Squawk — 7600
Continue flight VFR at a VFR altitude (even in Class A airspace) and land as soon as practicable at the nearest suitable airport.
Do not continue to your destination if there is a suitable airport for you to land at unless you're just minutes from your original destination. Flying another 30 minutes after losing the radios and passing several suitable airports in VFR conditions along the way would probably not be considered "only minutes short of your intended destination." Use good judgment (AIM 6-4-1). And remember, the quality of your judgment will be judged when you land.
Squawk — 7600
Last assigned; or
If being radar vectored, direct to the fix, route or airway specified in the vector clearance; or
In the absence of an assigned route, choose a route that ATC has advised may be expected in a further clearance; or
In the absence of an assigned route or a route that ATC has advised to be expected in a further clearance, go by the route filed in the flight plan.
- Altitude — Highest of:
Last assigned; or
Minimum en-route altitude (MEA); or
Altitude you were told to expect
If you've been cleared to your destination, which is the case 99 percent of the time (unless you've been given holding instructions with an expect further clearance time), then your destination is your clearance limit. Upon arrival at your destination, proceed to a fix from which an approach begins, and commence descent and approach "as close as possible to your ETA."
If you are early, reg 91.185(c)(3)(ii) says: "If the clearance limit is not a fix from which an approach begins [the airport in this scenario], leave the clearance limit at the EFC time if one has been received or, if none has been received, upon arrival over the clearance limit (the airport), and proceed to a fix from which an approach begins and commence descent, or descent and approach, as close as possible to the estimated time of arrival as calculated from the filed or amended (with ATC) estimated time en route."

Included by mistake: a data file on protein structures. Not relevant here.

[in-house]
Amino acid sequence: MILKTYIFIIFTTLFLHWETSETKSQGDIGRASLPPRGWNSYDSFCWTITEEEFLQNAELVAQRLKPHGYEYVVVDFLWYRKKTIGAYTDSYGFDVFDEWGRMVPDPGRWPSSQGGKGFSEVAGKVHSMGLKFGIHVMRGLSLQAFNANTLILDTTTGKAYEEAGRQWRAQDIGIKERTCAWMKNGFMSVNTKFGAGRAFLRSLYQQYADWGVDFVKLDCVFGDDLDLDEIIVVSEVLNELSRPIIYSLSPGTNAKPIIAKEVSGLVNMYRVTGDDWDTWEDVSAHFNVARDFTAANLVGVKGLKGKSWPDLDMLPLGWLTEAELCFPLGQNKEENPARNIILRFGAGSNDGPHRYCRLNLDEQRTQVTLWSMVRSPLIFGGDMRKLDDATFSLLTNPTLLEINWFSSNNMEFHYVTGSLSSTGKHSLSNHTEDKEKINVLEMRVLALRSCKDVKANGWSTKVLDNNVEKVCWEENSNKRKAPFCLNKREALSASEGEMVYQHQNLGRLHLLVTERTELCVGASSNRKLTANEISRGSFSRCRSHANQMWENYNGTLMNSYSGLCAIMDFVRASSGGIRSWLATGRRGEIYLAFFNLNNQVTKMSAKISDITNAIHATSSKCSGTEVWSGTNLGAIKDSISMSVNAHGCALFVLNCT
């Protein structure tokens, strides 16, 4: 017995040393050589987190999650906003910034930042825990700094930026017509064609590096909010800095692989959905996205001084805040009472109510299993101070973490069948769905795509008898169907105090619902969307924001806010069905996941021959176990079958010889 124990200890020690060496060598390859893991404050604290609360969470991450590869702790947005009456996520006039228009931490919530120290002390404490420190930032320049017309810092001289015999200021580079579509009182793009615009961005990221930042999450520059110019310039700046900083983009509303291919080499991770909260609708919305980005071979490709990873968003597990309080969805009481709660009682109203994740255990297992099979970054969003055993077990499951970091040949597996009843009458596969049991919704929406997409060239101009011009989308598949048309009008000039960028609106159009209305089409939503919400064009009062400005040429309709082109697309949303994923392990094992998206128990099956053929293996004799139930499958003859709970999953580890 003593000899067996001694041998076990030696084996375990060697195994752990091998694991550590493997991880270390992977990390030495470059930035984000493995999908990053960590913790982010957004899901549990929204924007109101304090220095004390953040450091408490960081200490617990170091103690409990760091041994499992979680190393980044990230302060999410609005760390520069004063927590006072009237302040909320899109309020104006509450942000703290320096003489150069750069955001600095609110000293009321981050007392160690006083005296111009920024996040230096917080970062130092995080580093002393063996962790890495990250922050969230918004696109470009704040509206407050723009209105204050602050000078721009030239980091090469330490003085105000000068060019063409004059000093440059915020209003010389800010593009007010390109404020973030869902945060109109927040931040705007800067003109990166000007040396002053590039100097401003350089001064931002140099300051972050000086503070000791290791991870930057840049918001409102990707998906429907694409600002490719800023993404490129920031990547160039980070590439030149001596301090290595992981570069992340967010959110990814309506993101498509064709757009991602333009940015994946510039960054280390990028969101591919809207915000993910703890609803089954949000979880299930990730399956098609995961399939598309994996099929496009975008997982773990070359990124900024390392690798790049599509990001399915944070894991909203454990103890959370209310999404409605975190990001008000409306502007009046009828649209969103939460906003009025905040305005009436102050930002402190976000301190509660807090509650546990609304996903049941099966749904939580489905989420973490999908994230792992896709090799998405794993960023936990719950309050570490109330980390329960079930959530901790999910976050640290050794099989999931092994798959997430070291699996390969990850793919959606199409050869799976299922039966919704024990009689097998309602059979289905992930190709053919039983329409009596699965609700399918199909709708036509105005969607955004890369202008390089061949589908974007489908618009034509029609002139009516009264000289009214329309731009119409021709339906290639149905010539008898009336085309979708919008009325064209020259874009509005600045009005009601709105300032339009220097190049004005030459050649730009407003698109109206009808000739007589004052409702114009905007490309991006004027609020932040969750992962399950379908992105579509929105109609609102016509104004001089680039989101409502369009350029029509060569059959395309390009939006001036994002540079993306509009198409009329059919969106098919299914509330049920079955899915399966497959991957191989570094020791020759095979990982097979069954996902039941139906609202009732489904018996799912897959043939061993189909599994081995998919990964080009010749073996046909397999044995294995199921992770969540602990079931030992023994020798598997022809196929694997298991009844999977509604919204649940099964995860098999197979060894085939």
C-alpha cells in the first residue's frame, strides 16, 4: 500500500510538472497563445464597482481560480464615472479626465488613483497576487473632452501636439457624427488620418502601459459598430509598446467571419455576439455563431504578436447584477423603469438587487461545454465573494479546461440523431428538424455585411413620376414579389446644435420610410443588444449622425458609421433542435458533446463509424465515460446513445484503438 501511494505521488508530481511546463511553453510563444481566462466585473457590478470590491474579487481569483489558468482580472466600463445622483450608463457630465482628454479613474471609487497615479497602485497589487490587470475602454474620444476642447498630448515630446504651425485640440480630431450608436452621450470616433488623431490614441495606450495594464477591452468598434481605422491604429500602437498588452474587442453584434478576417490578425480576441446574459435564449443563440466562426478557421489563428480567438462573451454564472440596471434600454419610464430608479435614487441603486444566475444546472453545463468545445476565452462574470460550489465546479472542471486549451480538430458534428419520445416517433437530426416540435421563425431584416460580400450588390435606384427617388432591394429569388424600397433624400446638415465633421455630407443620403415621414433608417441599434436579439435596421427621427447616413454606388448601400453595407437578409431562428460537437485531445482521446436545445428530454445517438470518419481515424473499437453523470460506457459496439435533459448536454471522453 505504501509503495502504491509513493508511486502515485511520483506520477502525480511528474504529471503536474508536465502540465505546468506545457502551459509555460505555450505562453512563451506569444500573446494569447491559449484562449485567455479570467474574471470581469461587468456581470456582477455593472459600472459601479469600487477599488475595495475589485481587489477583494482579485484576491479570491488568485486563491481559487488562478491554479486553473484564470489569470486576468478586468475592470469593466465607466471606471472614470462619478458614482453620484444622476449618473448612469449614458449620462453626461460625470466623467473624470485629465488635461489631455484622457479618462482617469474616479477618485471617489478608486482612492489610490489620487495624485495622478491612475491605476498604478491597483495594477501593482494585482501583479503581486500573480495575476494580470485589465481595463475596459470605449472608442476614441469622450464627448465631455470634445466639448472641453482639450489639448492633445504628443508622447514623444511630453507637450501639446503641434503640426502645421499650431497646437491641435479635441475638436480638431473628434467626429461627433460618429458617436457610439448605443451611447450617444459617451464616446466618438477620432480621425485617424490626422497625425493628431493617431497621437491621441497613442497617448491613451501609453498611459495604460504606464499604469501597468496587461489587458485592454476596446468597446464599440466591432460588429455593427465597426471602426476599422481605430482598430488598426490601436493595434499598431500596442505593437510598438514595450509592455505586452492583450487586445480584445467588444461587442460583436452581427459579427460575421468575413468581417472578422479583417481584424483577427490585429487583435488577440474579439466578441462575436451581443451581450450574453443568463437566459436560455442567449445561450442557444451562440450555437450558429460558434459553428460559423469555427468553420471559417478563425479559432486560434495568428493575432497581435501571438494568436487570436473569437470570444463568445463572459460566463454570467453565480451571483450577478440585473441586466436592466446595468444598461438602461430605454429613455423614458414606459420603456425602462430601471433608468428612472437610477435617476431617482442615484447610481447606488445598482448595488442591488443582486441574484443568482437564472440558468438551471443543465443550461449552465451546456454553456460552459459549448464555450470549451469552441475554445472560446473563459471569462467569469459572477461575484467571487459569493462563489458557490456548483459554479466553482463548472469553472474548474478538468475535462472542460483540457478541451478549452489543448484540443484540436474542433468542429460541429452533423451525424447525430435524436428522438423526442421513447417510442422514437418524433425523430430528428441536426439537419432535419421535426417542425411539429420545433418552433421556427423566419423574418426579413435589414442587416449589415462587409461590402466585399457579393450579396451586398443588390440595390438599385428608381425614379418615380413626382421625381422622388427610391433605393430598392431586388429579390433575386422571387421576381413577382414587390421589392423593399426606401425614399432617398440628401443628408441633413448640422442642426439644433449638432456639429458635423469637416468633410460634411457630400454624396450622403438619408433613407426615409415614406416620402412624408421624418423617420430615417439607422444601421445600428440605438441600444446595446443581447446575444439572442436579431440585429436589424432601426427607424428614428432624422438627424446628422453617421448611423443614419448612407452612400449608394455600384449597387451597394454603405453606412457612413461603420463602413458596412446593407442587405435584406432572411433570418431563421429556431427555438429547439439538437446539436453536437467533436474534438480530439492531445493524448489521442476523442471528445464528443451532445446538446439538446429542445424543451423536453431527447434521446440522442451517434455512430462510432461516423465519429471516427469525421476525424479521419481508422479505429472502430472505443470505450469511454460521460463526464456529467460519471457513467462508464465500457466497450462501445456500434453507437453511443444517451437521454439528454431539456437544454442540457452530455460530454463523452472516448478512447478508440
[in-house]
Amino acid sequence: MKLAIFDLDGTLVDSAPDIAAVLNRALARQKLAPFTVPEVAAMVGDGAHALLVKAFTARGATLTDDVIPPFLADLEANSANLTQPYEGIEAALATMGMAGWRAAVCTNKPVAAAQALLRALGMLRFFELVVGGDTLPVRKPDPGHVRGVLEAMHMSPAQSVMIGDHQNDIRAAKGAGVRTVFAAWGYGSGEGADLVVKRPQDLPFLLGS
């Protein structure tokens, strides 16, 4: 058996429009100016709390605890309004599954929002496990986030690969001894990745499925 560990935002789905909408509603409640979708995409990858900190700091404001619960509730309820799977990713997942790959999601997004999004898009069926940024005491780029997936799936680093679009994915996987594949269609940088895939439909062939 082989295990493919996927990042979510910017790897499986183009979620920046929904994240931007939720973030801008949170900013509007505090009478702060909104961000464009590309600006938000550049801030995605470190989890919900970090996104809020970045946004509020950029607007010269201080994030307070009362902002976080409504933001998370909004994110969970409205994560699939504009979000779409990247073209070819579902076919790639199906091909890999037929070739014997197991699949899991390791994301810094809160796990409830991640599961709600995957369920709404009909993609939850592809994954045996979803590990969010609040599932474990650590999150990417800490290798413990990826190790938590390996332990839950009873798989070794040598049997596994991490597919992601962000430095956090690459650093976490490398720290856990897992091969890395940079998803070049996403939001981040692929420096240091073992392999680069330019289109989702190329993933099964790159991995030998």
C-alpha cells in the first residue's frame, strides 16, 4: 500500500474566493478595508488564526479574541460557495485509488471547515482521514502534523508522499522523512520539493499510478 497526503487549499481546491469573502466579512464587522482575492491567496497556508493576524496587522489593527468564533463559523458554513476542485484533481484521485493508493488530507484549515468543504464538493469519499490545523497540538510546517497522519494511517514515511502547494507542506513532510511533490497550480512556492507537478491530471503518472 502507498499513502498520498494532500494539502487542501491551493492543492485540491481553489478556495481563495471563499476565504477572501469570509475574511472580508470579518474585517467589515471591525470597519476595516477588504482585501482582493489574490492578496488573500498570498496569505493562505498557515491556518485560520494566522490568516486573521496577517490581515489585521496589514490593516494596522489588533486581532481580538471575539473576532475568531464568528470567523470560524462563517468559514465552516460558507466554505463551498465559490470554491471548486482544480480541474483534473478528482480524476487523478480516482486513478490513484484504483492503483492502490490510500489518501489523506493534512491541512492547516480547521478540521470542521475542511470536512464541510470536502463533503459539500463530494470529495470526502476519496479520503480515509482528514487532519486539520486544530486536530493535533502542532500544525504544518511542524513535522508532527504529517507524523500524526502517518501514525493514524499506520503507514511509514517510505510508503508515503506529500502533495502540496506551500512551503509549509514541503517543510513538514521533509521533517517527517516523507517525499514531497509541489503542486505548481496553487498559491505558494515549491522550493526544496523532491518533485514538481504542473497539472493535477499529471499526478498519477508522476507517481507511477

AIM 6-4-1 a: "It is virtually impossible to provide regulations and procedures applicable to all possible situations associated with two-way radio communications failure. During two-way radio communications failure, when confronted by a situation not covered in the regulation, pilots are expected to exercise good judgment in whatever action they elect to take. Should the situation so dictate, they should not be reluctant to use the emergency action contained in 14 CFR Section 91.3(b)."
No one's going to be looking at a stopwatch to see if you dare to start down 10 minutes early. ATC does not want you flying around in circles while it's diverting traffic all over the place to avoid a conflict. So when you reach an IAF of your choice at your destination, it's usually the best plan to consider that time "as close as possible to your ETA" and use your emergency authority to start your descent and land.
Losing communications in hard IFR can most certainly be considered an emergency situation. Again, use good judgment as encouraged in AIM 6-4-1. The controllers have essentially closed the airport and are clearing all traffic away from you, which is annoying a whole lot of people; 99.9 percent of the time they can see you clearly on radar. What they don't know is what you're going to do next. Get the darn thing on the ground as soon as possible so everyone else can get back to work.
If holding at a fix that is an IAF, start descent and approach at the EFC time.
If no EFC time is given, start descent at the ETA (or the ETE as amended with ATC).
If holding at a fix that is not an IAF, leave holding at the EFC time or, if none has been received, upon arrival over the fix.
Then proceed to an IAF and commence descent and approach as close as possible to the ETA filed or the ETE as amended with ATC.
Climb or descend to a VFR altitude and proceed to VFR conditions.
You do know where the nearest VFR is, don't you? You do have enough gas to get there, don't you?